Published On: Tue, Jun 28th, 2016

Michael Moore wants to join EU, says Britain riddled with ‘Hatred of immigrants, xenophobia’

Filmmaker Michael Moore responded to Britain’s vote to leave the European Union by begging Brussels to consider the U.S. as its replacement.

“Europe, u are better off w/o Brits! Now that there’s a vacancy, take us! We want what Europe has: free health care, free college, real beer!” the director tweeted early Friday.

photo Prognosic

photo Prognosic

“Hail Trumptannia! Fear Wins Out In UK. Britain votes to ‘build a ‘wall’ by leaving EU. Hatred of immigrants, xenophobia, nationalism reign,” Moore continued.

Presumptive Republican presidential nominee Donald Trump soon weighed in on the referendum while speaking at Trump Turnberry resort in Scotland.

“I think it’s a great thing that’s happened. It’s an amazing vote, very historic,” Mr. Trump said. “People are angry all over the world. They’re angry over borders, they’re angry over people coming into the country and taking over and nobody even knows who they are. They’re angry about many, many things in the U.K., the U.S. and many other places. This will not be the last.”

Moore directed the documentary “Sicko” in 2007, which touted communist Cuba’s health care as a model that U.S. politicians should look to for legislative inspiration.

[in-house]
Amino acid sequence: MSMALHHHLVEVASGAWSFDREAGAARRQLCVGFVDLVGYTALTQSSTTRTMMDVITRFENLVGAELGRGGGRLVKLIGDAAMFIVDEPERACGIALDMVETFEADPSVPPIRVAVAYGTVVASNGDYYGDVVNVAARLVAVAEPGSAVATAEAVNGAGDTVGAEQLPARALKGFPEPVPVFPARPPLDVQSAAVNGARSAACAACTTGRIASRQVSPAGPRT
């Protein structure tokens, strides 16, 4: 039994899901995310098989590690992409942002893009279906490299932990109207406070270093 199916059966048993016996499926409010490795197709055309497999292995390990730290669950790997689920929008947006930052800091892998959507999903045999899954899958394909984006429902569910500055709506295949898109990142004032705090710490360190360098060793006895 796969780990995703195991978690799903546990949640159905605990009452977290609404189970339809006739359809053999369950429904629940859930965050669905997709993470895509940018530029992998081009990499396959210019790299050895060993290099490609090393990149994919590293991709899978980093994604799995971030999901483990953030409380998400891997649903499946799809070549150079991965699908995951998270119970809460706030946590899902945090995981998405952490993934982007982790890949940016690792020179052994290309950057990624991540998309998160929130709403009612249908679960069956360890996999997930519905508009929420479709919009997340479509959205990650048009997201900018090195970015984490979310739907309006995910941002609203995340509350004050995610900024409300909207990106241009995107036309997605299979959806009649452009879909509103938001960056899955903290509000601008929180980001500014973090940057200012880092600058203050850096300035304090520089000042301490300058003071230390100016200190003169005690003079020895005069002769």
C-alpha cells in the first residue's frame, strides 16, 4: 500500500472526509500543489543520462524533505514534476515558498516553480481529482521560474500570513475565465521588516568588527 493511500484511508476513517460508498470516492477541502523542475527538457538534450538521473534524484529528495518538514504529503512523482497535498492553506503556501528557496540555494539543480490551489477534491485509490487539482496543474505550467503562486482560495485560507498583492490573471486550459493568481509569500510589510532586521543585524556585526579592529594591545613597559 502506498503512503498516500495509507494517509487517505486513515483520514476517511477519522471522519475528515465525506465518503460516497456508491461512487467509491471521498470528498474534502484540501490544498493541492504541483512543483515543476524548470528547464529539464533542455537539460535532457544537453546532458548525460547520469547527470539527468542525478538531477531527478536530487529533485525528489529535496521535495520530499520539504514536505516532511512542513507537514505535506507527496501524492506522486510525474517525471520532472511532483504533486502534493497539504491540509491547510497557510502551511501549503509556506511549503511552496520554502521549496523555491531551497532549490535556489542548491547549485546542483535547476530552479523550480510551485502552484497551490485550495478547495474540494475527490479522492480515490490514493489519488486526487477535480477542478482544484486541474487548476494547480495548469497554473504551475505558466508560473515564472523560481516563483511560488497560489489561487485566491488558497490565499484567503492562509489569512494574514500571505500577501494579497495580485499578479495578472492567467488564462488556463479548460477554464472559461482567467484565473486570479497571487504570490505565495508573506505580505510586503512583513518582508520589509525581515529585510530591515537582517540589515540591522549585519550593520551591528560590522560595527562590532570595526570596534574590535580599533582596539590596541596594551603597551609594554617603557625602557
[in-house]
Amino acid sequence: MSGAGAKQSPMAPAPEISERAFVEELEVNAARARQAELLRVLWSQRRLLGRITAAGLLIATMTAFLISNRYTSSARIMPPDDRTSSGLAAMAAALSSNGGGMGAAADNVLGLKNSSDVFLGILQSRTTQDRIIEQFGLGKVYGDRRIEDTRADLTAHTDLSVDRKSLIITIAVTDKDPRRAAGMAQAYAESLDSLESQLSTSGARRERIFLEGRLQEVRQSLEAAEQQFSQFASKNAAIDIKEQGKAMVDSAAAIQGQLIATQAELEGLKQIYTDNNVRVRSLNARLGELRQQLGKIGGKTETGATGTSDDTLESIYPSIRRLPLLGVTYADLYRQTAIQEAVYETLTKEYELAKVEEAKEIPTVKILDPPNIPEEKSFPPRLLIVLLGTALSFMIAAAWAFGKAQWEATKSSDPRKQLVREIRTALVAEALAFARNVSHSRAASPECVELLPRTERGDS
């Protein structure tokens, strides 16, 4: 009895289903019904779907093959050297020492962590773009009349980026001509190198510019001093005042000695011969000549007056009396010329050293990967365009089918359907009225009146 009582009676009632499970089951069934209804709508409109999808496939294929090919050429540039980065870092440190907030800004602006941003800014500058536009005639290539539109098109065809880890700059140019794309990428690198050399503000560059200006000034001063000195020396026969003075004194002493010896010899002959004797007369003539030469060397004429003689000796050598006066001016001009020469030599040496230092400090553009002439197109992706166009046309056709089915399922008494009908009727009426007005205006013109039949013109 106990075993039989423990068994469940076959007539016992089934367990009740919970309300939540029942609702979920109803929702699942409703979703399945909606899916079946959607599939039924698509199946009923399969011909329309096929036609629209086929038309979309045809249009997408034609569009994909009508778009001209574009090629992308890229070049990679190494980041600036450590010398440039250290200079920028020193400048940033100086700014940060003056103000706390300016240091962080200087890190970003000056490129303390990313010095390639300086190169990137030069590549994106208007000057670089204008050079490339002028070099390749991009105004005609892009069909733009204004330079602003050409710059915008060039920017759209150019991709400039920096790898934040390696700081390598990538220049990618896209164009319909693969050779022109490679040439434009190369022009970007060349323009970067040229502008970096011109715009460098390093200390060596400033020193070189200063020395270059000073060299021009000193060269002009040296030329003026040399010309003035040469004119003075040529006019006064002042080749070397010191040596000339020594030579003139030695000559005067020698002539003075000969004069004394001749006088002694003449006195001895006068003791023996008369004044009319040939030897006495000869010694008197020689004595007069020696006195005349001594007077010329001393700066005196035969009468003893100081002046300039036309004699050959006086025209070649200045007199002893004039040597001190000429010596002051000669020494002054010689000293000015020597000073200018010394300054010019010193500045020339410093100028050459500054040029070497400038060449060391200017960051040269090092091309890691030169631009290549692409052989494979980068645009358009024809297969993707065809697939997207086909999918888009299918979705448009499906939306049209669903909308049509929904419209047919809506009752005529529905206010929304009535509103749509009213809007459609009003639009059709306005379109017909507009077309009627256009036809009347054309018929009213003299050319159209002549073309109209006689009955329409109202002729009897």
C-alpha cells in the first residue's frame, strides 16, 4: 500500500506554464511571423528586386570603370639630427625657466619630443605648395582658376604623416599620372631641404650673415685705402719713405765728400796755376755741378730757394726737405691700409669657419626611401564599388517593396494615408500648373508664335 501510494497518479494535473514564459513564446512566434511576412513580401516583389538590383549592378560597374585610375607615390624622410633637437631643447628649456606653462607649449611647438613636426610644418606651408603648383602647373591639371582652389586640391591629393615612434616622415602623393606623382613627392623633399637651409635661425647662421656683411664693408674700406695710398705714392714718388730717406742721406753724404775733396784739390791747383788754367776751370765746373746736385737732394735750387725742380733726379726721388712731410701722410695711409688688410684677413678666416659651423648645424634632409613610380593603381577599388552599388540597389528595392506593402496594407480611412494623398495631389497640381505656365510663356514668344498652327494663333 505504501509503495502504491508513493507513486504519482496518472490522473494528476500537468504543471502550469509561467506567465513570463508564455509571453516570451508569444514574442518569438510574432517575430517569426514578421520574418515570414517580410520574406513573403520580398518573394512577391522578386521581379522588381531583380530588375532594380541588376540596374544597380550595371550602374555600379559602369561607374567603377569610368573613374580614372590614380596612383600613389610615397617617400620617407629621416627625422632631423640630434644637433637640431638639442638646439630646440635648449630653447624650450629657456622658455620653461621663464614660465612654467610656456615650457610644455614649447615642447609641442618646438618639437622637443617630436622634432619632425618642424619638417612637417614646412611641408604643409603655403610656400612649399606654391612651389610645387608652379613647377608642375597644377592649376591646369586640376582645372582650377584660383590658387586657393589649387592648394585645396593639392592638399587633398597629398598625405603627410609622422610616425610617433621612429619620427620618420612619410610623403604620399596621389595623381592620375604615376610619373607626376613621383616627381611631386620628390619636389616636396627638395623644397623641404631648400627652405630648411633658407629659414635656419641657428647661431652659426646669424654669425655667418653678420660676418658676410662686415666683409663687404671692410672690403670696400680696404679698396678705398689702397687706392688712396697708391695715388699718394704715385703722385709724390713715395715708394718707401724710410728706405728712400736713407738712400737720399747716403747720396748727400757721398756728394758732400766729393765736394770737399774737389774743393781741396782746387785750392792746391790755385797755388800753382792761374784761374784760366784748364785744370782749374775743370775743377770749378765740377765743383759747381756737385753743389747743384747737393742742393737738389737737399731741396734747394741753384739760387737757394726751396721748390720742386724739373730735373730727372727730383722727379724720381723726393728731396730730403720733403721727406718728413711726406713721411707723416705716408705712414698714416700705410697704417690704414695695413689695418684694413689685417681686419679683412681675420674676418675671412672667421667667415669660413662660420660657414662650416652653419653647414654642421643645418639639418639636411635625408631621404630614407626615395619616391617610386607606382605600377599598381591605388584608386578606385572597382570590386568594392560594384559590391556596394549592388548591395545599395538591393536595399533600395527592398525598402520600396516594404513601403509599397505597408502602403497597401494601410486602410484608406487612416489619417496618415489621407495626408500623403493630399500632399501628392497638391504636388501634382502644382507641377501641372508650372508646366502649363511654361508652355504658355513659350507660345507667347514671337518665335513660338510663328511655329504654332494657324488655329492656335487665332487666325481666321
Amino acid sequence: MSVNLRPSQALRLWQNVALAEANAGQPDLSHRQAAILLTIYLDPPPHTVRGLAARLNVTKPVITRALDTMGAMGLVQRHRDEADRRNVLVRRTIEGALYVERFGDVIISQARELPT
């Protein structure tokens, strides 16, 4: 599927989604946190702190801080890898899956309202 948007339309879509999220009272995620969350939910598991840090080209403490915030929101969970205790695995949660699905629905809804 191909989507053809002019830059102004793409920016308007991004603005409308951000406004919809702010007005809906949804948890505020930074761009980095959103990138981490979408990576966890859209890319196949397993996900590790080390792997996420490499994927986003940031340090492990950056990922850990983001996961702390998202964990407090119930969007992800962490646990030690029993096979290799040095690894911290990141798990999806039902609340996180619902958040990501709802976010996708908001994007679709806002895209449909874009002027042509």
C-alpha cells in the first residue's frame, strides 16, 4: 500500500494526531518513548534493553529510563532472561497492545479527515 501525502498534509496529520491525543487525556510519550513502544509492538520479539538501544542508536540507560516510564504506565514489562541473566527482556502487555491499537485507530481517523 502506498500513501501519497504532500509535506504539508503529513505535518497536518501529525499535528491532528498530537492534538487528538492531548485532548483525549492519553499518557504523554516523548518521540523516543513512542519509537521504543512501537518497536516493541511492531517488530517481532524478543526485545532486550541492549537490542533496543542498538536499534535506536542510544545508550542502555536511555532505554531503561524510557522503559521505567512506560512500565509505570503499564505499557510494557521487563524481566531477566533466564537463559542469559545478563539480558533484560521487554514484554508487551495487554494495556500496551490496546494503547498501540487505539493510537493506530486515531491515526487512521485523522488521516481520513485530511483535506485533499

Even the liberal leaning Hot Air noted how the group International SOS ranking every nation on Earth for the risks associated with seeking health care inside their borders, Cuba was among the many “high risk” (colored orange) nations for visitors who happen to fall ill while traveling abroad, contradicting the Moore paradigm.

In fact, travelers are more likely to receive proper medical care in nations like the Dominican Republic, Mexico, Panama and Colombia than they are to get sound care in Cuba, their report noted.

“The system is free, but it is neither fast nor efficient for two important reasons. One is obviously the lack of financial resources, and the other – which is related to the first – is the ‘export’ of doctors, nurses and dentists in exchange for hard currency,” wrote Lucia Newman, a former Cuban resident, wrote for Al Jazeera in 2012.

“Over the years, I have heard many complain about the deteriorating quality of the services offered. One of the problems is that no small number of Cuban doctors have left the country looking for better opportunities abroad,” she added. “They are considered deserters.”

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